So this is what's in Kleinert's paper "Some remarks on the Chinese Remainder Theorem" that I mentioned in the comments.

If $\mathcal F=\{U_1,U_2,\dots,U_n\}$ is a family of submodules of the $R$-module M, then there is an embedding $\phi(\mathcal F)$ of $M/U_1\cap \cdots \cap U_n$ into
$$M(\mathcal F):= \{(u_i)\in \prod M/U_i \quad \rvert u_i\equiv u_j \mod (U_i+U_j),\forall i,j\}.$$
Let the cokernel of $\phi$ be
$$O(\mathcal F)=M(\mathcal F)/\phi(M/U_1\cap \cdots \cap U_n).$$
$O(F)$ is thought of as the obstruction against the ability to solve simultaneous congruences, and so we say that the generalized Chinese Remainder Theorem holds if $O(\mathcal F)=0$. He proceeds to the following sheaf-theoretical interpretation of the problem:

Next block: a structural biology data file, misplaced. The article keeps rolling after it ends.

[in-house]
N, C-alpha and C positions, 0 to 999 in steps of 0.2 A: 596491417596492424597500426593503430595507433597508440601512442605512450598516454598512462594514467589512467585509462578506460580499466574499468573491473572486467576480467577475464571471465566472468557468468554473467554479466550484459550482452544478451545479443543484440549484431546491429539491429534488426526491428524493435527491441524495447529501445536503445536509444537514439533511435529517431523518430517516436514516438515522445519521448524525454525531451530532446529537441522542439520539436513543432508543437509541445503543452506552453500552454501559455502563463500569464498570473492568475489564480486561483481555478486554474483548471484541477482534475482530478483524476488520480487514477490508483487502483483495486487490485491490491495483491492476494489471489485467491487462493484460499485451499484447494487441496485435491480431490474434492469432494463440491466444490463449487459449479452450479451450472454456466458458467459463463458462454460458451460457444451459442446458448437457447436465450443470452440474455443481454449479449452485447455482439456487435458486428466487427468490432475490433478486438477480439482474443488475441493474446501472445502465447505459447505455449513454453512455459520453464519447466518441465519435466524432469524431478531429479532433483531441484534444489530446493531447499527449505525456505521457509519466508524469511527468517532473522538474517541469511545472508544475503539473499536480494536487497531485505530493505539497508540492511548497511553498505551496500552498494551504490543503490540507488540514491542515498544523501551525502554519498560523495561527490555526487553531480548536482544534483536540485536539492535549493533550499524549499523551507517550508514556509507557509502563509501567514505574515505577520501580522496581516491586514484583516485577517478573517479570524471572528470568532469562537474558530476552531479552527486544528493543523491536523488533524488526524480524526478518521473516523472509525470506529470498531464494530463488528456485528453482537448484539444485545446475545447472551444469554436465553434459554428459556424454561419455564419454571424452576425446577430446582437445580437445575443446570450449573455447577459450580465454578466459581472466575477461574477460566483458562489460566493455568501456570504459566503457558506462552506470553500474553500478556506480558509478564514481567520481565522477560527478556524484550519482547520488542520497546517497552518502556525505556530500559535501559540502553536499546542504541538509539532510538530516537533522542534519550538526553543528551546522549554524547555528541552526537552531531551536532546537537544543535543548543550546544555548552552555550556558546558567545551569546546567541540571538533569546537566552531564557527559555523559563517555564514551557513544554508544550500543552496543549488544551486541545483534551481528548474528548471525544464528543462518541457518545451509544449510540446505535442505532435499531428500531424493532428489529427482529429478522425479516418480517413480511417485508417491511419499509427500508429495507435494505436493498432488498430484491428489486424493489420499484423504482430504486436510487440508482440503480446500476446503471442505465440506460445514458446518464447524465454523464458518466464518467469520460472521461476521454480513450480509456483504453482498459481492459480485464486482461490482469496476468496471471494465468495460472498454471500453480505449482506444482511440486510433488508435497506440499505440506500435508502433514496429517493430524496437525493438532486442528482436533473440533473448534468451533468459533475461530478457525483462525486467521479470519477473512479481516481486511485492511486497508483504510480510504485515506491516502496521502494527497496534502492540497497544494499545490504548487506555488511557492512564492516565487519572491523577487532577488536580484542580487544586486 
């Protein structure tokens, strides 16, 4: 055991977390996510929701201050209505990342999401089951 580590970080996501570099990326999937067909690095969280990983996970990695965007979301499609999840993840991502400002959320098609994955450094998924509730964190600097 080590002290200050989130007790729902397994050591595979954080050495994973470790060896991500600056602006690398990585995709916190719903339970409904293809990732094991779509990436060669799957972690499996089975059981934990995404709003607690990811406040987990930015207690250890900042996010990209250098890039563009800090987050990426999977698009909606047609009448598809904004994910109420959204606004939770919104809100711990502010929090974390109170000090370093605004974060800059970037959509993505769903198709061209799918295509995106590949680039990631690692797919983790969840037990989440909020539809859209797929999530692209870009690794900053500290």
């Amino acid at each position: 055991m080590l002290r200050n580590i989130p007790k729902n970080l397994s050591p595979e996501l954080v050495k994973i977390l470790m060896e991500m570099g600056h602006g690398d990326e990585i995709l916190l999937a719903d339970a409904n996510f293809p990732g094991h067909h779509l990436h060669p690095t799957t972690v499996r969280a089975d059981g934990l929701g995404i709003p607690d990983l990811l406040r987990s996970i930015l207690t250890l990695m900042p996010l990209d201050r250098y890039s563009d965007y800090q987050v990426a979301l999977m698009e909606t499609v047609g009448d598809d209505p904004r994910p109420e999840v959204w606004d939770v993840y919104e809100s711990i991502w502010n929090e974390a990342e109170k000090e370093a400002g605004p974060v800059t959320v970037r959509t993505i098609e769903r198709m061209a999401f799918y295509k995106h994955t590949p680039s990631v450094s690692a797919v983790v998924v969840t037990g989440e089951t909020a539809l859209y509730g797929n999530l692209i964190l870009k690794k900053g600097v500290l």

Let $X$ be the discrete topological space $\{1,2,\dots,n\}$, and define the presheaf $\mathcal P(\mathcal F)$ on $X$ by $\mathcal P(V)=M/\sum_{i\notin V}U_i$, for $V\subset X$. If $V\subset W$ the restriction map is given by the residue map
$$\mathcal P(W)=M/\sum_{i\notin W}U_i\to M/\sum_{i\notin V}U_i=\mathcal P(V).$$
Now let $\mathcal U$ be the covering $\{X/\{i\}\}$. It follows that $M(\mathcal F)$ is the set of cocycles $C^0(\mathcal U,\mathcal P)$ and that $O(\mathcal F)=0$ iff $\mathcal P$ satisfies the second sheaf axiom with respect to $\mathcal U$. He also makes the remark that when $n=2$ , which you described in the question, this is always the case and so the generalized Chinese Remainder Theorem always holds, even though it doesn't always in the general case.